Igor Khavkine

Date of Award


Degree Type


Degree Name

Doctor of Philosophy


Applied Mathematics


Dr. J. Daniel Christensen


The focus of this thesis is the study of spin foam models of quantum gravity on a computer. These models include the standard Barrett-Crane (BC) spin foam model, as well as the new Engle-Pereira-Rovelli (EPR) and Freidel-Krasnov (FK) models. New numerical algorithms are developed and implemented, based on the existing Christensen-Egan (CE) algorithm, to allow computations with the BC model in the presence of a cosmological constant (implemented through q-deformation) and to allow computations with the recently proposed EPR and FK models.

For the first time, we show that the inclusion of a positive cosmological constant, a long standing open problem for spin foams, curiously changes the behavior of the BC model, rendering the expectation values of its observables discontinuous in the limit of zero cosmological constant. Also, unlike previous work, this investigation was carried out on large triangulations, which are closer to large semiclassical space-times.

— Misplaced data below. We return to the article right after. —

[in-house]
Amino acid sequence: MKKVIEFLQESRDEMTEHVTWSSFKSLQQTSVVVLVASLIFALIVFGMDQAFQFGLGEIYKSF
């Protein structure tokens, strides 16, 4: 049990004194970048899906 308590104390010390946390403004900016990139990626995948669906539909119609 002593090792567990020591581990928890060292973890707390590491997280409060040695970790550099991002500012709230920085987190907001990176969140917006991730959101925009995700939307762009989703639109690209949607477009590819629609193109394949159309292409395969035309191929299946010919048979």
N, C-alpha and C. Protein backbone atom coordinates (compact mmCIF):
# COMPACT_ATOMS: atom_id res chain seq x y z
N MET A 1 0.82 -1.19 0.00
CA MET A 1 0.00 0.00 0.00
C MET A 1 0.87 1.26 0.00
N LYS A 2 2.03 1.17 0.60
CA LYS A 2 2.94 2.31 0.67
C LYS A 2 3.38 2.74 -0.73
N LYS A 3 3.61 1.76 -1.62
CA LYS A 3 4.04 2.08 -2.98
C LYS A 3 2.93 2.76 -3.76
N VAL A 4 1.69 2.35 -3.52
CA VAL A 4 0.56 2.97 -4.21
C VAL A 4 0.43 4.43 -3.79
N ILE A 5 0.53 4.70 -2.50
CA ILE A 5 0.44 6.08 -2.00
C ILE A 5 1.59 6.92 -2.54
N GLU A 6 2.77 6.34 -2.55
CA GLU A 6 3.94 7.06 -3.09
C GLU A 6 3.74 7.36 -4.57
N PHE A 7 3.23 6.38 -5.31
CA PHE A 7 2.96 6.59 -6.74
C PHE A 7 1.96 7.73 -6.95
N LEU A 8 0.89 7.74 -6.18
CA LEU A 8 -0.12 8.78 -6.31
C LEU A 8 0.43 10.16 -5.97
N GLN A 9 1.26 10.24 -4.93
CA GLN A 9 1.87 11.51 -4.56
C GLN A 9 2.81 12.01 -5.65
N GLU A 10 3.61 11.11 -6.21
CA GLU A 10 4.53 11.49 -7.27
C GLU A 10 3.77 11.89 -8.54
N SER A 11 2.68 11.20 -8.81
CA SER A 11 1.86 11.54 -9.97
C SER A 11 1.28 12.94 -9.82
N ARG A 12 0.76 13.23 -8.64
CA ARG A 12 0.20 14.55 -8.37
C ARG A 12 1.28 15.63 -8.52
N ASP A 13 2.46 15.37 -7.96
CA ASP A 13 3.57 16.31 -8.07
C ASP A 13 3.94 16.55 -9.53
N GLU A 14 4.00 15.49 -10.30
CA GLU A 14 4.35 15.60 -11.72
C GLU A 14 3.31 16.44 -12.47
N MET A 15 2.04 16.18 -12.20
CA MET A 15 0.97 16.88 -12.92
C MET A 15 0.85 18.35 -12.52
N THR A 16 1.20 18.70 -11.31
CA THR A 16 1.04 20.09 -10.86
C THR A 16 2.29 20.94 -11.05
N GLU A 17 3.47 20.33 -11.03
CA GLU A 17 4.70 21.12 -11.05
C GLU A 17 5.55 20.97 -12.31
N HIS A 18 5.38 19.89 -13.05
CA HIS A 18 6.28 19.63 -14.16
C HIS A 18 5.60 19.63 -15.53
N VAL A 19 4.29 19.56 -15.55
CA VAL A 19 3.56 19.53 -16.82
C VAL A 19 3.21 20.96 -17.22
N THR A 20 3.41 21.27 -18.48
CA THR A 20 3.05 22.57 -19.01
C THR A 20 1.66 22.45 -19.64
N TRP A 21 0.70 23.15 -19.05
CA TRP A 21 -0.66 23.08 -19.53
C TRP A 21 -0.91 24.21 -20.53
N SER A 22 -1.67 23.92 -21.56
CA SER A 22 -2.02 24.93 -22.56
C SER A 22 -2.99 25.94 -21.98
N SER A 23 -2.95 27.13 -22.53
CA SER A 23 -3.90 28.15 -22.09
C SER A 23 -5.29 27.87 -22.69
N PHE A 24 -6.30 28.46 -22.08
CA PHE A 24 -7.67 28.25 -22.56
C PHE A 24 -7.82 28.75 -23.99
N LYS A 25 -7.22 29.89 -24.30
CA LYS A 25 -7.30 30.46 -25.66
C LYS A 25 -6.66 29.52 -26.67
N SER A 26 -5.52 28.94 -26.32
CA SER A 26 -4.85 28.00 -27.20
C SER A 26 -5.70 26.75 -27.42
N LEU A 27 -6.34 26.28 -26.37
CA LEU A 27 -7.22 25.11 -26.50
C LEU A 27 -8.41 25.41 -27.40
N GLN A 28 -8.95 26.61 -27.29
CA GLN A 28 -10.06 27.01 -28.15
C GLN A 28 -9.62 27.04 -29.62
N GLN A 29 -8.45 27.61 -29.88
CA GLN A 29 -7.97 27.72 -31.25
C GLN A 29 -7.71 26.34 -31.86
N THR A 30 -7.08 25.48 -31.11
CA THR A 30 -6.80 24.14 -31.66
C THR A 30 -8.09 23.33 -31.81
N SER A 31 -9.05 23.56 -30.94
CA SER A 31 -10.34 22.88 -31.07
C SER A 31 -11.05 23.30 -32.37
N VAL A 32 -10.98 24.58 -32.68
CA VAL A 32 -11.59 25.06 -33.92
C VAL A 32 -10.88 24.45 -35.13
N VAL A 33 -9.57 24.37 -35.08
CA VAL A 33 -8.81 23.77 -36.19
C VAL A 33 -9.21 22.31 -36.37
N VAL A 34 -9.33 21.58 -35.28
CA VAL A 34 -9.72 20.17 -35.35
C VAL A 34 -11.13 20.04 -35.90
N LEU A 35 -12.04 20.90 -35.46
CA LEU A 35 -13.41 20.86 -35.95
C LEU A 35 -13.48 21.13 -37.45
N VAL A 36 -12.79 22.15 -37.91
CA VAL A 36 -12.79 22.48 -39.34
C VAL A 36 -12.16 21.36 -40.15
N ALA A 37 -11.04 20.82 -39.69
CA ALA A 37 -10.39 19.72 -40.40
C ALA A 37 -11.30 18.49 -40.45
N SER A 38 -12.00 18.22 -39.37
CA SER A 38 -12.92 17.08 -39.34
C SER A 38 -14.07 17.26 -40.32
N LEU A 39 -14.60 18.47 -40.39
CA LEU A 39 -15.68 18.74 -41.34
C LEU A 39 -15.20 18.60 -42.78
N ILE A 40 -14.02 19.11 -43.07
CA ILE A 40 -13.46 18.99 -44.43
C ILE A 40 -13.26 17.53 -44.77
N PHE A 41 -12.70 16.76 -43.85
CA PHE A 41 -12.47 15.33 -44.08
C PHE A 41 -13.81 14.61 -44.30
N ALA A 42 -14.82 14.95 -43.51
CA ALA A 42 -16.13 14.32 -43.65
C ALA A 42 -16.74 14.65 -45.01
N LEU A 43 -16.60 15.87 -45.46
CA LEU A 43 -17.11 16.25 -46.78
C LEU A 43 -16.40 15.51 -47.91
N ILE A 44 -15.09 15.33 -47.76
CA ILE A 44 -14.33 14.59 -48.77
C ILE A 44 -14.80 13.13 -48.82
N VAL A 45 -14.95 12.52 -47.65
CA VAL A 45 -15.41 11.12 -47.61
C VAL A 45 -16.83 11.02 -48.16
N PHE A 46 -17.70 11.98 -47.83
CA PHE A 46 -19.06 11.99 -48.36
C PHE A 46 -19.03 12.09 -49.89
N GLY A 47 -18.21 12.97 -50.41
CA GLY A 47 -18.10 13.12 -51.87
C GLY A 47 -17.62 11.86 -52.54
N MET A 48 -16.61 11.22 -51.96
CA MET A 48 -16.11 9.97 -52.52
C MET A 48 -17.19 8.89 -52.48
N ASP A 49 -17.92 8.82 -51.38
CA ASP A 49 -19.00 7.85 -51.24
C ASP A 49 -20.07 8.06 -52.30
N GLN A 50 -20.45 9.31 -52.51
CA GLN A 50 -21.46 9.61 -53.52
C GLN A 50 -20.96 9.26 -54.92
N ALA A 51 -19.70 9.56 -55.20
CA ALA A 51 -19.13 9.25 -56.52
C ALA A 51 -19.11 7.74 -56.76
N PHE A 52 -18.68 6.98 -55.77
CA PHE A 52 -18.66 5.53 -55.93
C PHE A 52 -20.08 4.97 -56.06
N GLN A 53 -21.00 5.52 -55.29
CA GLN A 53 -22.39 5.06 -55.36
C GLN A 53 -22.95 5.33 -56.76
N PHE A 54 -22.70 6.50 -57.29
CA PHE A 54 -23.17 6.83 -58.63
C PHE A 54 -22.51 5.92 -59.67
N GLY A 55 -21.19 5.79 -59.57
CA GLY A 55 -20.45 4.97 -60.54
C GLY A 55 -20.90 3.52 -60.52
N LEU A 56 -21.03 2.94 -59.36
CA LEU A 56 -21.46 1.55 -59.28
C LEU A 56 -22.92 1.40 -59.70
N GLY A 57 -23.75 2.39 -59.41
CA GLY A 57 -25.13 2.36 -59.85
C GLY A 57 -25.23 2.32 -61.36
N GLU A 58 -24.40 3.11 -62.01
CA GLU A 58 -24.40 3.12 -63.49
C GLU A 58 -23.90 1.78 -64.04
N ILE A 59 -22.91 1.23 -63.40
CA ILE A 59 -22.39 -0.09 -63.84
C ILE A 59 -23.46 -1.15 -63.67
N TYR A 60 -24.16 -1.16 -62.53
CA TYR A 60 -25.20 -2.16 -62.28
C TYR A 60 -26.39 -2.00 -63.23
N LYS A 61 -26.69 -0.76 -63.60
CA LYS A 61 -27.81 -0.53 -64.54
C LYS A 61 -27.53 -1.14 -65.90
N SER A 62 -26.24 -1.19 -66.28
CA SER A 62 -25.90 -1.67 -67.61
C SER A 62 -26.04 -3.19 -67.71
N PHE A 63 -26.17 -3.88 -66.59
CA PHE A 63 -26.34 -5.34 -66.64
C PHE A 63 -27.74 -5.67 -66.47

Efficient numerical algorithms are described and implemented, for the first time, allowing the evaluation of the EPR and FK spin foam vertex amplitudes. An initial application of these algorithms is the study of the effective single vertex large spin asymptotics of the new models. Their asymptotic behavior is found to be qualitatively similar to that of the BC model. The leading asymptotic behavior does not exhibit the oscillatory character expected by analogy with the Ponzano-Regge model.

Two important tests of the spin foam semiclassical limit are wave packet prop­ agation and evaluation of the graviton propagator matrix elements. These tests are generalized to encompass the three major spin foam models. The wave packet prop­ agation test is carried out in greater generality than previously. The results indicate that conjectures about good semiclassical behavior of the new spin foam models may have been premature.



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